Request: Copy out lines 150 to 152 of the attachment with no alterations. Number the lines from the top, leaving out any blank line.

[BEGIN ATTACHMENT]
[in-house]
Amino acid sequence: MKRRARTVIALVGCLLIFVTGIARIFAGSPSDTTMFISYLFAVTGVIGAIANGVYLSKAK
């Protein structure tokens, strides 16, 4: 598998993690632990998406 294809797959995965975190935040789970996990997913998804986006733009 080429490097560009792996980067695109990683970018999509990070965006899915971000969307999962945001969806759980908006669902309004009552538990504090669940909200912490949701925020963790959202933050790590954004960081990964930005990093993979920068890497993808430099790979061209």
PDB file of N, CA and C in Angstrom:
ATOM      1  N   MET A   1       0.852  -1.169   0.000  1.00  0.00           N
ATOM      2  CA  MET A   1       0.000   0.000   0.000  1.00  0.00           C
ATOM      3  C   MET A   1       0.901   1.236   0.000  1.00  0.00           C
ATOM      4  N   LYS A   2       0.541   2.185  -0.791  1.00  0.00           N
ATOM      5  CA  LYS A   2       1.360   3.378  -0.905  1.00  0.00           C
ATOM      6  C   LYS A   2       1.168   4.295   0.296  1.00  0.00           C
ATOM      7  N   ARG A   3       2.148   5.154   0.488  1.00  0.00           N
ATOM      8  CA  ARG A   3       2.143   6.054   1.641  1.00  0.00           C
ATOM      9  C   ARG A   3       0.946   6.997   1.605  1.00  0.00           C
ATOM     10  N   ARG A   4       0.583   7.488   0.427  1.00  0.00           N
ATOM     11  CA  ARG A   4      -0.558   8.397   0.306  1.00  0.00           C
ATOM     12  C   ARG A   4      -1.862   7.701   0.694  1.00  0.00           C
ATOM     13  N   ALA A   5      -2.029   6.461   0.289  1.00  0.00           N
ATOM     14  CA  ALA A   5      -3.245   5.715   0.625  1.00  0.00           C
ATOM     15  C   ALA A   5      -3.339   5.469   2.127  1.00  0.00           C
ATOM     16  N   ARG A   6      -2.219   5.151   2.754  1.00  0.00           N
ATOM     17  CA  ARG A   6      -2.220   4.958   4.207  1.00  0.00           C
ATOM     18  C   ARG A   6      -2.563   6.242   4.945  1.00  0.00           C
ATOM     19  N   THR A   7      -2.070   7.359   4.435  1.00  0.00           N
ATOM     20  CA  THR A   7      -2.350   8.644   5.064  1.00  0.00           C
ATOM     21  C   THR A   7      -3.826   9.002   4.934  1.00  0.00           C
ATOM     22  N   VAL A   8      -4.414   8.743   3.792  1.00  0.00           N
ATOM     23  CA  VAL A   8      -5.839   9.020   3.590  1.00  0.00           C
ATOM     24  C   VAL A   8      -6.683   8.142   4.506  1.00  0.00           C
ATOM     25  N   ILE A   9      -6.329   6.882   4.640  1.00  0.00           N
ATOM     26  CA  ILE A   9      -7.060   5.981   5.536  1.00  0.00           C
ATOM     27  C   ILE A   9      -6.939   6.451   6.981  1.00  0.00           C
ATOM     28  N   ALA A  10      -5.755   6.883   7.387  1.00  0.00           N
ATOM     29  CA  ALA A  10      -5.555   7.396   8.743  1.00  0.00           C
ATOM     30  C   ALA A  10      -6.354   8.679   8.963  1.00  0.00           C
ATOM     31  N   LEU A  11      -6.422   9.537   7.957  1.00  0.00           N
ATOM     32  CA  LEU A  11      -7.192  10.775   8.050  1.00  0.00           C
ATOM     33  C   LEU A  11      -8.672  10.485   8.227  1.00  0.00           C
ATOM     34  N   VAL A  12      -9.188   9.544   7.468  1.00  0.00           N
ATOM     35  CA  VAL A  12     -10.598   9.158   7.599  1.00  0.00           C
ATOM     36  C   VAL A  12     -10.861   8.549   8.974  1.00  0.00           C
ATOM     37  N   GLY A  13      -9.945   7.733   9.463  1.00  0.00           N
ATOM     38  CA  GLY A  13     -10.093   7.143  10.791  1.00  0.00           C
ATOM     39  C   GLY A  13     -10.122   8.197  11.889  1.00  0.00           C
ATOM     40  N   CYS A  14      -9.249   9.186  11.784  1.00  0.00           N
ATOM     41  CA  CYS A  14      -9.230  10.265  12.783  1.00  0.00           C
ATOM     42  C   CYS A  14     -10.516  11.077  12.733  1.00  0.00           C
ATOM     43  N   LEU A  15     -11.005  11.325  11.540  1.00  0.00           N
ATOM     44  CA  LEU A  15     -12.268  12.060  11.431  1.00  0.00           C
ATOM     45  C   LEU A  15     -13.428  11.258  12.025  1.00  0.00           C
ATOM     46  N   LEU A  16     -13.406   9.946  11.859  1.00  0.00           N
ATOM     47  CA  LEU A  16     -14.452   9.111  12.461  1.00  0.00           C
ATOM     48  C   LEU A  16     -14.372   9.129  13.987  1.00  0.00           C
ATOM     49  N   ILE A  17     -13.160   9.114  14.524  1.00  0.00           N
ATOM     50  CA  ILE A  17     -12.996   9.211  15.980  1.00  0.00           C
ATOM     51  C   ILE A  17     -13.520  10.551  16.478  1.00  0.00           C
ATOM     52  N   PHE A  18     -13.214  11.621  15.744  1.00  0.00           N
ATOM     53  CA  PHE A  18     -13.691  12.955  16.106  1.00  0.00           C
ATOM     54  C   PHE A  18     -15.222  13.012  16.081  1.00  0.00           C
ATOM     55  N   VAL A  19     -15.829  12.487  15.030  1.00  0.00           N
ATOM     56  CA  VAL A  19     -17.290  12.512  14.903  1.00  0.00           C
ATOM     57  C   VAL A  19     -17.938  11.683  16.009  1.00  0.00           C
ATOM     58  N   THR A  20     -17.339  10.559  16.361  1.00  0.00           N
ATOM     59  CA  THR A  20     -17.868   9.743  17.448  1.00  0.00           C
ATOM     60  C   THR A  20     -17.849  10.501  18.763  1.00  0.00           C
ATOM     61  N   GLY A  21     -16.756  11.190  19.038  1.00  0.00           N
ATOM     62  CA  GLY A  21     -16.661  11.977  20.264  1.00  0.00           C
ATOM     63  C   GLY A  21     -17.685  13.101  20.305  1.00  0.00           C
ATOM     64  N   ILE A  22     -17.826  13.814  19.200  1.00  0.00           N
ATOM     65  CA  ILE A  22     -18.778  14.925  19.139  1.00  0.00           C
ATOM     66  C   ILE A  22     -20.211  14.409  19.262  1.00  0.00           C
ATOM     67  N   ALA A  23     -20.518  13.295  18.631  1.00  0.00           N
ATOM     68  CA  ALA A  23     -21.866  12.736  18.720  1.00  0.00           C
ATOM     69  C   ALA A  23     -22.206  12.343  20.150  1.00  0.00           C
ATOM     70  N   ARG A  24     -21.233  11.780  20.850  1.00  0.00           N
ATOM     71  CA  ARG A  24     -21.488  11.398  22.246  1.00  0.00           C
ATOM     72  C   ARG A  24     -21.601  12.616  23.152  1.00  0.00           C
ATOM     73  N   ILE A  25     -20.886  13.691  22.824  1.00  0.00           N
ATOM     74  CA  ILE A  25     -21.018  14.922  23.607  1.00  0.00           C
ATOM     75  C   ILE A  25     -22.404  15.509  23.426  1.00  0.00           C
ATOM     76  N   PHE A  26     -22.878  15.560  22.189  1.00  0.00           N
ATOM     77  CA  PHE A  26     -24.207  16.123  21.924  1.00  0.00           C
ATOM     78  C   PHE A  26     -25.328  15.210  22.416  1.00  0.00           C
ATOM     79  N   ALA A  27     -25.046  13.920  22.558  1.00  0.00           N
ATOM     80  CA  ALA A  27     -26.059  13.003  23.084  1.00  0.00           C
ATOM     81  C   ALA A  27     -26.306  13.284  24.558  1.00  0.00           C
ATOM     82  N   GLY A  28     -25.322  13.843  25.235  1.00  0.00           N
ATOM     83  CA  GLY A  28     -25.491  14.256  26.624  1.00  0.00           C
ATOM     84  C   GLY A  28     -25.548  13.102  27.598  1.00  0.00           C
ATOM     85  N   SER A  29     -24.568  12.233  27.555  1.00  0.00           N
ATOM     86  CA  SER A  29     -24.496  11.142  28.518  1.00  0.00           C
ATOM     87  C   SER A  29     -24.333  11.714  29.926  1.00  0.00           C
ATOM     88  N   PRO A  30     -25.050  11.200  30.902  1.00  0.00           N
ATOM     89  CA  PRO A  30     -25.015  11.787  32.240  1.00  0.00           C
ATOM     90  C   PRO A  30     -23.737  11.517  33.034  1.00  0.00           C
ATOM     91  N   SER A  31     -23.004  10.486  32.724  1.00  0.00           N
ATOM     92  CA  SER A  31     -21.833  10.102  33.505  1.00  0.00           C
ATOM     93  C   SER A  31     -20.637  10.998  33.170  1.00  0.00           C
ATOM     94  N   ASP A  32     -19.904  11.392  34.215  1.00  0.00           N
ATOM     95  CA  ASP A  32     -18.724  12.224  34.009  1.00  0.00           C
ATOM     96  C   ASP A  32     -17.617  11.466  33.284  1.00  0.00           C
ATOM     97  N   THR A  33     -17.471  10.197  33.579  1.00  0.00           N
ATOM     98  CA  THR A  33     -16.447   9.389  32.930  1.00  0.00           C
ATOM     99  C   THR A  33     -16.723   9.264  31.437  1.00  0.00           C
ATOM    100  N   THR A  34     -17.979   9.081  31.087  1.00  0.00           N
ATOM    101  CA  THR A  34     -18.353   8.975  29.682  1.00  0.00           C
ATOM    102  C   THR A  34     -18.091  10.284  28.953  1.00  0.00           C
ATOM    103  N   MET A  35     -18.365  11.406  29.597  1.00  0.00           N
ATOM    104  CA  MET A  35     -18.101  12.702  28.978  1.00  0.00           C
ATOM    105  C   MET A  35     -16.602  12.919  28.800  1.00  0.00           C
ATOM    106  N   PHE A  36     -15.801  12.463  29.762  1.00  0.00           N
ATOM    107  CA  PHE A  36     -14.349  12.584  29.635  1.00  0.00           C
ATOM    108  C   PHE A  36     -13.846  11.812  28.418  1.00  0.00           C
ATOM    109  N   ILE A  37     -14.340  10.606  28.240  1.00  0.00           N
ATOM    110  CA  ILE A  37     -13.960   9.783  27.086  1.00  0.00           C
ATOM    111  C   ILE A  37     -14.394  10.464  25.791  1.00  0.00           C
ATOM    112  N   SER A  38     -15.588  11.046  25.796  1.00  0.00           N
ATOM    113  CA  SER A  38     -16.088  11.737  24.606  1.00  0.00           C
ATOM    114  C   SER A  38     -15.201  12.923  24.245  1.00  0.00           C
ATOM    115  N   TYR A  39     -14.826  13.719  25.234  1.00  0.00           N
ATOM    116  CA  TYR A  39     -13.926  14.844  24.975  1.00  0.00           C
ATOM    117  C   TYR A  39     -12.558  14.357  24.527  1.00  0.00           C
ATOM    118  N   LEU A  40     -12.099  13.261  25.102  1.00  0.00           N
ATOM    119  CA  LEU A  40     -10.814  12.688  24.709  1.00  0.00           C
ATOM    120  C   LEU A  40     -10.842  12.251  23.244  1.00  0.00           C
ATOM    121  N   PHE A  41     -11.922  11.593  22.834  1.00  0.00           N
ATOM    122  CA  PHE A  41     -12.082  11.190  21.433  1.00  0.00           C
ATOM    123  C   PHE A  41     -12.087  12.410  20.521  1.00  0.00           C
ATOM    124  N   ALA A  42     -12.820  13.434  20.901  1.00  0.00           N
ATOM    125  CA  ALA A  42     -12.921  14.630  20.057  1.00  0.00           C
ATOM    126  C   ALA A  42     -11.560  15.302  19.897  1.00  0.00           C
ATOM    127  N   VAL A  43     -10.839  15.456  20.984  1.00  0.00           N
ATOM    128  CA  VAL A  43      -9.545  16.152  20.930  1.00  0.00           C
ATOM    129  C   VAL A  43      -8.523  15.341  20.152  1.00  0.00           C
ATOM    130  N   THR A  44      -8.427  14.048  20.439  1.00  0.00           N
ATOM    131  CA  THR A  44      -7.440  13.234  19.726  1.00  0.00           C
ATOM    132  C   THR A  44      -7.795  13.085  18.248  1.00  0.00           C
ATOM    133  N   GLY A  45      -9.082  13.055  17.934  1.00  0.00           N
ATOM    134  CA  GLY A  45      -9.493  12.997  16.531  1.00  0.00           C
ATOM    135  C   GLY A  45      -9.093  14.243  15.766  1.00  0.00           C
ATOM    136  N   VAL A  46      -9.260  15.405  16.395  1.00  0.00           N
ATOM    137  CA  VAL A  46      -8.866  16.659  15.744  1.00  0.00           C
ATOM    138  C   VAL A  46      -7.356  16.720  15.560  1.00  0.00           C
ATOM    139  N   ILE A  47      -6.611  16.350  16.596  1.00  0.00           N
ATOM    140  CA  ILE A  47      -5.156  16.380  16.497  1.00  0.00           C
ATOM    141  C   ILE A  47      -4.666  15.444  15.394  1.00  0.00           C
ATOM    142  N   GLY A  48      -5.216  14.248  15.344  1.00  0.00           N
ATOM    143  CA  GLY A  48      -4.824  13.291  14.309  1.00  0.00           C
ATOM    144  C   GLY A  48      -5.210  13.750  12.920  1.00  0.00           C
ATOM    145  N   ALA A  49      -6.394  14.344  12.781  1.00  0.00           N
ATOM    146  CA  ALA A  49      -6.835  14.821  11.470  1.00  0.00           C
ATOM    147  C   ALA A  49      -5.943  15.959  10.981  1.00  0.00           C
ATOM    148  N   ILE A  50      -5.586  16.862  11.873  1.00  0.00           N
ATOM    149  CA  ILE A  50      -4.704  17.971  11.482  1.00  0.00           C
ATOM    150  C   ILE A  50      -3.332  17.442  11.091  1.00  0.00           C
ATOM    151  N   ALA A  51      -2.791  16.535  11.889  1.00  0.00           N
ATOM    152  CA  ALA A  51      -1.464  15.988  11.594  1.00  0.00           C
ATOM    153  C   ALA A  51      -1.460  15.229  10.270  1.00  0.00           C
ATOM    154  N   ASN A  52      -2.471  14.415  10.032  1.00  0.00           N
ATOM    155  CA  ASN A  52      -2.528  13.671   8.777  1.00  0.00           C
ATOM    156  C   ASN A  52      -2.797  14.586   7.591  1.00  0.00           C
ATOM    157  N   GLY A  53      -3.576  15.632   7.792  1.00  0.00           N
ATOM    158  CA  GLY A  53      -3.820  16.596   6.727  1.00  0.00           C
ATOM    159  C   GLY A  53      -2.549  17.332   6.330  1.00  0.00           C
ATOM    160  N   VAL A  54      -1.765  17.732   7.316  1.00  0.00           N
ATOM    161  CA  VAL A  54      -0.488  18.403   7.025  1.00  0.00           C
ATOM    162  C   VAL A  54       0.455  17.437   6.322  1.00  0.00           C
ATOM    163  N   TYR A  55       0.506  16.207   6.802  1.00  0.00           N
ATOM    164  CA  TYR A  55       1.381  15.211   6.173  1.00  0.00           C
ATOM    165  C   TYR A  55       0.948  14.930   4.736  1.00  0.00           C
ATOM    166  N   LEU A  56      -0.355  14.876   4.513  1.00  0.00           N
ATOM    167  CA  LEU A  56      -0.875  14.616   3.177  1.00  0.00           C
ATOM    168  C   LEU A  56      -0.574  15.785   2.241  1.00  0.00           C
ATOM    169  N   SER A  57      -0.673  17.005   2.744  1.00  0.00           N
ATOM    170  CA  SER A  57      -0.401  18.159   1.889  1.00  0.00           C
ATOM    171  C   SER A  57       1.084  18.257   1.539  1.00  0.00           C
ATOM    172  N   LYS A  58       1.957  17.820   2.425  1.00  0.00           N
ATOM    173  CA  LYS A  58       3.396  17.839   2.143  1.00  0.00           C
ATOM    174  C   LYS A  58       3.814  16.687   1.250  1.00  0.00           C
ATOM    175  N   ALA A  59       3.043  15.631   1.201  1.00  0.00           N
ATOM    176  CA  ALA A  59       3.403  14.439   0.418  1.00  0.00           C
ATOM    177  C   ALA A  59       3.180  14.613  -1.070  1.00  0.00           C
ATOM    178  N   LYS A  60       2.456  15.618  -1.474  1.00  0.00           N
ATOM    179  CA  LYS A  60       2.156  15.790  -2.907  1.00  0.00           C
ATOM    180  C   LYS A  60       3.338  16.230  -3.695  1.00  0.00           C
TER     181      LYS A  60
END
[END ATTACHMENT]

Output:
ATOM    146  CA  ALA A  49      -6.835  14.821  11.470  1.00  0.00           C
ATOM    147  C   ALA A  49      -5.943  15.959  10.981  1.00  0.00           C
ATOM    148  N   ILE A  50      -5.586  16.862  11.873  1.00  0.00           N